Monthly Archives: May 2017

47th British Islands and Mediterranean Region Conference – Commonwealth Parliamentary Association

On Friday last week along with fellow Minister Malarkey and colleagues MHK’s Jason Moorhouse, Bill Shimmins and Roger Phillips, we took a torturous two flight nearly 10 hour journey to Gibraltar for the above conference.

 

This is the second BIMR Conference I have attended, the first being in Jersey last year. Both Bill Shimmins and myself were tasked to speak in the first two plenary sessions on Monday. Both of our presentations revolved around strengthening of the regions in the Commonwealth Parliamentary Association as well as the role that small branch play, the Isle of Man being such a small branch with the Channel Isles and other jurisdictions like Gibraltar, the hosts.

 

Further presentations by other parties revolved around Brexit, hardly unexpected particularly as Gibraltar voted 96% to stay in the EU and has a frontier labour force that powers the Gibraltar economy, some 12,600 people a day crossing the border to work in Gibraltar.

 

However, very interesting to hear the different perspectives on Brexit from two of our fellow members Cyprus and Malta who will remain in the EU, among the pessimism and also confusion it was apparent that there was some optimism and putting the Gibraltar situation to one side the work that our Chief Minister is doing is being mirrored in other jurisdictions to make sure that we are able to take advantage of any concessions or agreements that the UK negotiate and that putting it simply, we are not forgotten.

 

There is a general feeling that the Commonwealth, particularly our region, will become increasingly more important as a replacement for the EU, this is something I have been keen to promote since the Brexit vote and even if it comes to World Trade Organisation (WTO) arrangements and there are tariffs, we tend to forget that tariffs work both ways. As the EU is a net importer into the UK if they want to impose tariffs against our trade, and I use that word loosely as a lot of our agriculture and fishery product goes to the EU, then the UK can operate a receptacle similar tariff agreement which will have more effect on European countries than on the UK and will of course collect a pot of money that can be redistributed. However let’s hope that it doesn’t come to that.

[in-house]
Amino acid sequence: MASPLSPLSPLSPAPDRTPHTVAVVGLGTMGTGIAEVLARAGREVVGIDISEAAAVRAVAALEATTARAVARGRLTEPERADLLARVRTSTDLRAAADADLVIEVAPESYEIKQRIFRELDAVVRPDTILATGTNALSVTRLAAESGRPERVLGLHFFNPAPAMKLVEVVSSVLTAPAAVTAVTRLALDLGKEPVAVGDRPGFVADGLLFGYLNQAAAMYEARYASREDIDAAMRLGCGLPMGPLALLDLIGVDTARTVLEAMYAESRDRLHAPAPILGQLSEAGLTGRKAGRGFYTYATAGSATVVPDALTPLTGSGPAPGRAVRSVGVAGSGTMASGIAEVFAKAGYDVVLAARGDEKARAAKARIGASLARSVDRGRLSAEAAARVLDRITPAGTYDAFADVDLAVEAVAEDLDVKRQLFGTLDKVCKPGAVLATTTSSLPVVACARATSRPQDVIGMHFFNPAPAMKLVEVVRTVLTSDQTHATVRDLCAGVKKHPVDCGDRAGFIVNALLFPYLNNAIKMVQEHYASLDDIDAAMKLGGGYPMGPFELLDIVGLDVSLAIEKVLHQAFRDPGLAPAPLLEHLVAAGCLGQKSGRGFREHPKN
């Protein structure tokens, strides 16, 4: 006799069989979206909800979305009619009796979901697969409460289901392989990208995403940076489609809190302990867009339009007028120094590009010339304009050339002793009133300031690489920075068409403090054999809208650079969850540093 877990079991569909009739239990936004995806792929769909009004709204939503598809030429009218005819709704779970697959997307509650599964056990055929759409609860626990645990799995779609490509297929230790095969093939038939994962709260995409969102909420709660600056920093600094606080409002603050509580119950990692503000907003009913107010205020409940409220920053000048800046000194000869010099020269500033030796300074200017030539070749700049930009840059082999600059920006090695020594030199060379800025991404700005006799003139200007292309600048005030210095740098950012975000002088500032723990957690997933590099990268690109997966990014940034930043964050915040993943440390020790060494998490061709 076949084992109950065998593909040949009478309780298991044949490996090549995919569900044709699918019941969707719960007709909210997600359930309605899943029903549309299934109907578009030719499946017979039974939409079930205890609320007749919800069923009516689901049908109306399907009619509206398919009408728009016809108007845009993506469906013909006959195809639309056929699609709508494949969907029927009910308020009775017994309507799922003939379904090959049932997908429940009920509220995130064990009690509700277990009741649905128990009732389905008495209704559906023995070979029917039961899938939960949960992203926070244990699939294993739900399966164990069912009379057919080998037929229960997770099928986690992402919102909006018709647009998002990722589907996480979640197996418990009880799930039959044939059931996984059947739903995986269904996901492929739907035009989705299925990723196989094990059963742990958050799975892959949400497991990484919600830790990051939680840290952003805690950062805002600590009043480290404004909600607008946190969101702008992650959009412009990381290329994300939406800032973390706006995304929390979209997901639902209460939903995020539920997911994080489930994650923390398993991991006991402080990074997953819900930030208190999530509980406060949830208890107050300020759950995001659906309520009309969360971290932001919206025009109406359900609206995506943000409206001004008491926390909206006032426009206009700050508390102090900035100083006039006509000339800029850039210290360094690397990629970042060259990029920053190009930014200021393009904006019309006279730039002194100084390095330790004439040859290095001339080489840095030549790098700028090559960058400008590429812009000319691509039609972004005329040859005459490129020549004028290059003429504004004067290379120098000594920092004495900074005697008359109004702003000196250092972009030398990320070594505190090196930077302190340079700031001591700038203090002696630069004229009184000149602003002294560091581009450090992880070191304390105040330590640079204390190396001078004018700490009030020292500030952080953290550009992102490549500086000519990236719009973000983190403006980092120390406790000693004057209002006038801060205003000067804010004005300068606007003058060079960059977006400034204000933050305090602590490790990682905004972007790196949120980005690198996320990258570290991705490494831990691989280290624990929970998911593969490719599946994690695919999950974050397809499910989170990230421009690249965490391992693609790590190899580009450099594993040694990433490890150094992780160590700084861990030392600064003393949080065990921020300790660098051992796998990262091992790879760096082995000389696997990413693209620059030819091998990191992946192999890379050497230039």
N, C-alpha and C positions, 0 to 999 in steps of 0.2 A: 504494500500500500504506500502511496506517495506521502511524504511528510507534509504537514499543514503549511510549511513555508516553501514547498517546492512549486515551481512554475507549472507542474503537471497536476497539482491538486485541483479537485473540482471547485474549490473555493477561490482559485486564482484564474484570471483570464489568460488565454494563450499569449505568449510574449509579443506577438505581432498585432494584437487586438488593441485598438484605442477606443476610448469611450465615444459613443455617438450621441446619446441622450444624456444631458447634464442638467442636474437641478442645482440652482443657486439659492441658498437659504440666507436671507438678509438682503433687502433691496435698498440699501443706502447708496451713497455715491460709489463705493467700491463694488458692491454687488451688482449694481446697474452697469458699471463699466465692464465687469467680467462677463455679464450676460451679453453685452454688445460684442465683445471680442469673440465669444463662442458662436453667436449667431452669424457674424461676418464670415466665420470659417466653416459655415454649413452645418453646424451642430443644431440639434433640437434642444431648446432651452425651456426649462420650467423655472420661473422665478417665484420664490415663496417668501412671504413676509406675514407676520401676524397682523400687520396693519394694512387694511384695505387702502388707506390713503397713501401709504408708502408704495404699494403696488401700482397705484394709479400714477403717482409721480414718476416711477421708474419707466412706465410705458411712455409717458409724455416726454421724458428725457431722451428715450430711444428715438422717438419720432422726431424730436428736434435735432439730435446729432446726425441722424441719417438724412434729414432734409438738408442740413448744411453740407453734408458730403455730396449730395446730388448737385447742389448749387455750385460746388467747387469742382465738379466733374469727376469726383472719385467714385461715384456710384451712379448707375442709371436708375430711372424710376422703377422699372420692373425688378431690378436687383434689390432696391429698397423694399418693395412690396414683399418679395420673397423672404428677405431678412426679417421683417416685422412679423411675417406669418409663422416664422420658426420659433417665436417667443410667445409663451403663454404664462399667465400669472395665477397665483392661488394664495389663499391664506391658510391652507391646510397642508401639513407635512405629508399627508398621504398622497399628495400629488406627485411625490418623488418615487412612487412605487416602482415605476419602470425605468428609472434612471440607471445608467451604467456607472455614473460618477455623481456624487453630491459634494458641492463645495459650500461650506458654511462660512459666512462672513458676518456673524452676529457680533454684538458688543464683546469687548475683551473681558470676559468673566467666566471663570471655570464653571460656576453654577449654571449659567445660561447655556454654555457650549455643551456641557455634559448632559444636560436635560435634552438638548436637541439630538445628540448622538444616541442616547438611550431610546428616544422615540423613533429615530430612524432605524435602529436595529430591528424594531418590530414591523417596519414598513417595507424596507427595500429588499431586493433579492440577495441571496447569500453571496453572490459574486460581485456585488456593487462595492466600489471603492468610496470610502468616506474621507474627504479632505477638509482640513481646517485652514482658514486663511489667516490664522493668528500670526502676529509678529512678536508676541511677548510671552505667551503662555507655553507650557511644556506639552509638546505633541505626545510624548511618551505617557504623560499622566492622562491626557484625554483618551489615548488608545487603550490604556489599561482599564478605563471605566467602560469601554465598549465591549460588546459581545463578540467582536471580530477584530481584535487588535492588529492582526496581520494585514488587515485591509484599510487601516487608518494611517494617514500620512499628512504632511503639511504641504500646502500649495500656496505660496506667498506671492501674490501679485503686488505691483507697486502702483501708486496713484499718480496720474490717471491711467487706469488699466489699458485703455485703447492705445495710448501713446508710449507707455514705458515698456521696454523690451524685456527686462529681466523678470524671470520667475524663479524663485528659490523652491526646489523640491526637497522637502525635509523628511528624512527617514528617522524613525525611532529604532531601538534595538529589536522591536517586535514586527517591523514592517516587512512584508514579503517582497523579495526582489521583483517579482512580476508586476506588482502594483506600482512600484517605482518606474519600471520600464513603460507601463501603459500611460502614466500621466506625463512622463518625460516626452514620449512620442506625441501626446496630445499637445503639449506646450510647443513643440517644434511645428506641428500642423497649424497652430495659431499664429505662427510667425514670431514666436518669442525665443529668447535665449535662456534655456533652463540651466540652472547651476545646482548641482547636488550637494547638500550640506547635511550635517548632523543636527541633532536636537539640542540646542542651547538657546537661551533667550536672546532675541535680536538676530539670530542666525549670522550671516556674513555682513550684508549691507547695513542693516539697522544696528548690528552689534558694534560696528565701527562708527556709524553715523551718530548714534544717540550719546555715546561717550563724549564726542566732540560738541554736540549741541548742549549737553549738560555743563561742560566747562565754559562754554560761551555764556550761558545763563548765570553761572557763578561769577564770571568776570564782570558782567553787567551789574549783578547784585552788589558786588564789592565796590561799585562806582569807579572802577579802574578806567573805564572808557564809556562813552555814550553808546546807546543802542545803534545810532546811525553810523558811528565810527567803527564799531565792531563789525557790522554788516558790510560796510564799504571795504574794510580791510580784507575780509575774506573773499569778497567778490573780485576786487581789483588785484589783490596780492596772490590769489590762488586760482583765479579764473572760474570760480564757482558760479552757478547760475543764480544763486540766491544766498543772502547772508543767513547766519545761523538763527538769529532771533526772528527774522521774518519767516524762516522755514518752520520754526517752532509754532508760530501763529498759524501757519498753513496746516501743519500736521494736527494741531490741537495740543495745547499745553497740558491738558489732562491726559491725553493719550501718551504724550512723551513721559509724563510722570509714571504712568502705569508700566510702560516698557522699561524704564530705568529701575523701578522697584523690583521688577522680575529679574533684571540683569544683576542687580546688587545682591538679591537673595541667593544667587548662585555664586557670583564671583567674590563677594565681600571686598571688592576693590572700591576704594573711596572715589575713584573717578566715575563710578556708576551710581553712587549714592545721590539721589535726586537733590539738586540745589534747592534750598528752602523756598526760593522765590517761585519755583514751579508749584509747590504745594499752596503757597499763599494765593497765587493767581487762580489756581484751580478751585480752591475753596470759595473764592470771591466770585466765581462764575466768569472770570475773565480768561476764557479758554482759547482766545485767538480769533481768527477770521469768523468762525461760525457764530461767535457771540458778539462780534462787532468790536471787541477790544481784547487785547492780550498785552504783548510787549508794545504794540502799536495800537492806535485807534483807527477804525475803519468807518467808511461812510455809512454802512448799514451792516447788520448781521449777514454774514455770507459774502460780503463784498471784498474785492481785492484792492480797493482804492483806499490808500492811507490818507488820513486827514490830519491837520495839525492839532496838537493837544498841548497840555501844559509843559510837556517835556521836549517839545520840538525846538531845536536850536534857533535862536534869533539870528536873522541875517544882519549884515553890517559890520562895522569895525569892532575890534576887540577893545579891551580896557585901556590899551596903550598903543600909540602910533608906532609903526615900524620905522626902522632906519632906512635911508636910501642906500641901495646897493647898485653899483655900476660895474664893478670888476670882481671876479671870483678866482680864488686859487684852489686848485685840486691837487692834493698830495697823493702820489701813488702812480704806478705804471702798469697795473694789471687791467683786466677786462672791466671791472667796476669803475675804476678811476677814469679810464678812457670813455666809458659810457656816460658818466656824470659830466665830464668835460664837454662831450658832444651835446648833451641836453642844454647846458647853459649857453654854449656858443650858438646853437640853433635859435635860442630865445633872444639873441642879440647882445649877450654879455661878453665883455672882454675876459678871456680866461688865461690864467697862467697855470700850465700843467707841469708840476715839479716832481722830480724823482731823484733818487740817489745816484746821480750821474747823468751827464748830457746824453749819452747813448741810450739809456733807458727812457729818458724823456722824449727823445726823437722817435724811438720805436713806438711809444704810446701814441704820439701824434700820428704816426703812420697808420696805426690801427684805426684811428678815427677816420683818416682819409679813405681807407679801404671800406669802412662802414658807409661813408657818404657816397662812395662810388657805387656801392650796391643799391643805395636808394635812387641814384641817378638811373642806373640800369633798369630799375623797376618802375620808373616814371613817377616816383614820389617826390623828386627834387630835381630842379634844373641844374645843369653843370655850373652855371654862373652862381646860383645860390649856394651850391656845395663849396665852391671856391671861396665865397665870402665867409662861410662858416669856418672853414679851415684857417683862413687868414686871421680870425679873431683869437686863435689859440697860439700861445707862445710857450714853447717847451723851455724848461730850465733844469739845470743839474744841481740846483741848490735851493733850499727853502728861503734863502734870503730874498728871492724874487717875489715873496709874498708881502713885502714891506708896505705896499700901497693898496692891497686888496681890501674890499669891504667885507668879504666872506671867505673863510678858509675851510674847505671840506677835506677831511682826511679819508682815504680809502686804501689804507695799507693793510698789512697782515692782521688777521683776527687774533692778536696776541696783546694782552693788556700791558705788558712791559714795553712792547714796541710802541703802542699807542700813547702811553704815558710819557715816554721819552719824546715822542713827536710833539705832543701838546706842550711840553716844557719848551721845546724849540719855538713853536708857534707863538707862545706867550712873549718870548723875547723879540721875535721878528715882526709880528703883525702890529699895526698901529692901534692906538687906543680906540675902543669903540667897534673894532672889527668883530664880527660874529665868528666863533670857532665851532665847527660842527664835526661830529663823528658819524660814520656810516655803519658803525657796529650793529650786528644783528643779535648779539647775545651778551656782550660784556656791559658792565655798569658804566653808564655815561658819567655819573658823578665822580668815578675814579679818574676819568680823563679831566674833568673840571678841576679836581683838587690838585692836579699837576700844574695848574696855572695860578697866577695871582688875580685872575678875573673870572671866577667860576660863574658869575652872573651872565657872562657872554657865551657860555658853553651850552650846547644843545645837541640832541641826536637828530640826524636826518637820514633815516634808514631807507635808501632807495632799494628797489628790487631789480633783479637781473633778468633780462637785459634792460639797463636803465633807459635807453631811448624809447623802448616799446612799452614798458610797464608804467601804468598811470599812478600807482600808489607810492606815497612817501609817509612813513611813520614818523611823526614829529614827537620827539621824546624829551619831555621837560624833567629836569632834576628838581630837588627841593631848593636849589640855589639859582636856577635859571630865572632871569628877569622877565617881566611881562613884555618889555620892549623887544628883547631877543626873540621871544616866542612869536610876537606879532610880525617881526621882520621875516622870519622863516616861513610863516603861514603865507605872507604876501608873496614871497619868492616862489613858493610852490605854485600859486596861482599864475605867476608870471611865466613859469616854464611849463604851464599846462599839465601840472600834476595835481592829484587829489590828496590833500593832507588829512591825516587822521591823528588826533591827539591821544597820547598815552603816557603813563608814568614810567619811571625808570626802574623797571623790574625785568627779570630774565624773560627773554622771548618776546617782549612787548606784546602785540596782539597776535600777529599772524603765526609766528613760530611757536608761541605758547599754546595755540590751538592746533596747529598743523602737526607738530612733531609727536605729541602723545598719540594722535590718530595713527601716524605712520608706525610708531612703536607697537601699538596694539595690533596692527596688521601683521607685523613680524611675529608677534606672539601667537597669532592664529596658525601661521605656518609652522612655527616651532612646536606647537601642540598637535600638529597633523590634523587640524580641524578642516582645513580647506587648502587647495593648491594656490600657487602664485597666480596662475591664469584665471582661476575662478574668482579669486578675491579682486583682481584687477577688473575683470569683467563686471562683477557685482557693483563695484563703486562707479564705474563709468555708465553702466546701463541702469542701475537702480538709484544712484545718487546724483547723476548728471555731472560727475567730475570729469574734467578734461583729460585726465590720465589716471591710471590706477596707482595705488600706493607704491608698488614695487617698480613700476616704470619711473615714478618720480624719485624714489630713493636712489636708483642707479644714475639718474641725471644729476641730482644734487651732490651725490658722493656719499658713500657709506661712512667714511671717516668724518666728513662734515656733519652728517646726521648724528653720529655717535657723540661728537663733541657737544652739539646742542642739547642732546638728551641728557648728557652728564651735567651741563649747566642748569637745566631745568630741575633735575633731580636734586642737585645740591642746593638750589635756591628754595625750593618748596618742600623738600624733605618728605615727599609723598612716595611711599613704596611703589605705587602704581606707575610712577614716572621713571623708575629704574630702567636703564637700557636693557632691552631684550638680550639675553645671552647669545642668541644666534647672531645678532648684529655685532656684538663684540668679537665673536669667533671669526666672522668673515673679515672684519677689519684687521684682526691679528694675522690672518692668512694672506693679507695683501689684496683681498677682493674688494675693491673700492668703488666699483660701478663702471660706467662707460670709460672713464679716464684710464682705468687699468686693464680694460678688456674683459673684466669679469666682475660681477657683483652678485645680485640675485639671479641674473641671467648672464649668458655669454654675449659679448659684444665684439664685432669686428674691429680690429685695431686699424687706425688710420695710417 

All in all it was a very useful meeting and as always there was a lot of networking going on which gave us all a better understanding of our own parliamentary system as well as the challenges we are facing.

 

I am pleased to report that out of all the parliaments that represented there, I felt that ours was best organised, in most cases had the least number of members per head of population and following the Westminster model with proper Hansard and scrutiny seems far better suited and adaptable than many.

 

The ironic thing about the Lisvane report and single legal entity which we are shortly going to debate is that one of the Jersey representatives said they are considering moving to a system that has a legislative council, in other words two chambers!

 

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Thursday 18th May

Council of Minister meeting. As always confidential but a productive meeting with some good debate.

 

Afternoon sitting of the House of Keys to select the new member for the vacant position on the Legislative Council.

 

The candidate I proposed came second. Congratulations to Mrs Jane Poole Wilson who will now serve for the next 7 or so months until four positions come up for vacancy in the electoral cycle.

The votes are – Jane Poole-Wilson – 14 votes. Alan Wright – 6 votes. Paul Beckett – 5 votes.

An evening engagement attending the annual Manx Fisherman Mission, an organisation I knew little of but now do. I must applaud them for the good work they are doing in the fishing community when fisherman encounter difficult circumstances, illness or hard times.

 

I was able to give an overview in what I hope was a positive vein in the progress we are making with the IOM Fisheries.

 

Picture – Chairman David Faulkner

David Falkner

Wednesday 17th May – Groudle Glen Visit

 

 

Following a question to me in Tynwald yesterday with regard to Groudle Glen, as we were not sitting this morning I visited the Glen with two of my Officers walking the same from the Whitebridge entrance to the coast. I am pleased to report that the area leased by DEFA is in good heart and apart from a couple of minor defects in the walkways and some Japanese knotweed, I was pleased with the overall condition and appearance of the Glen.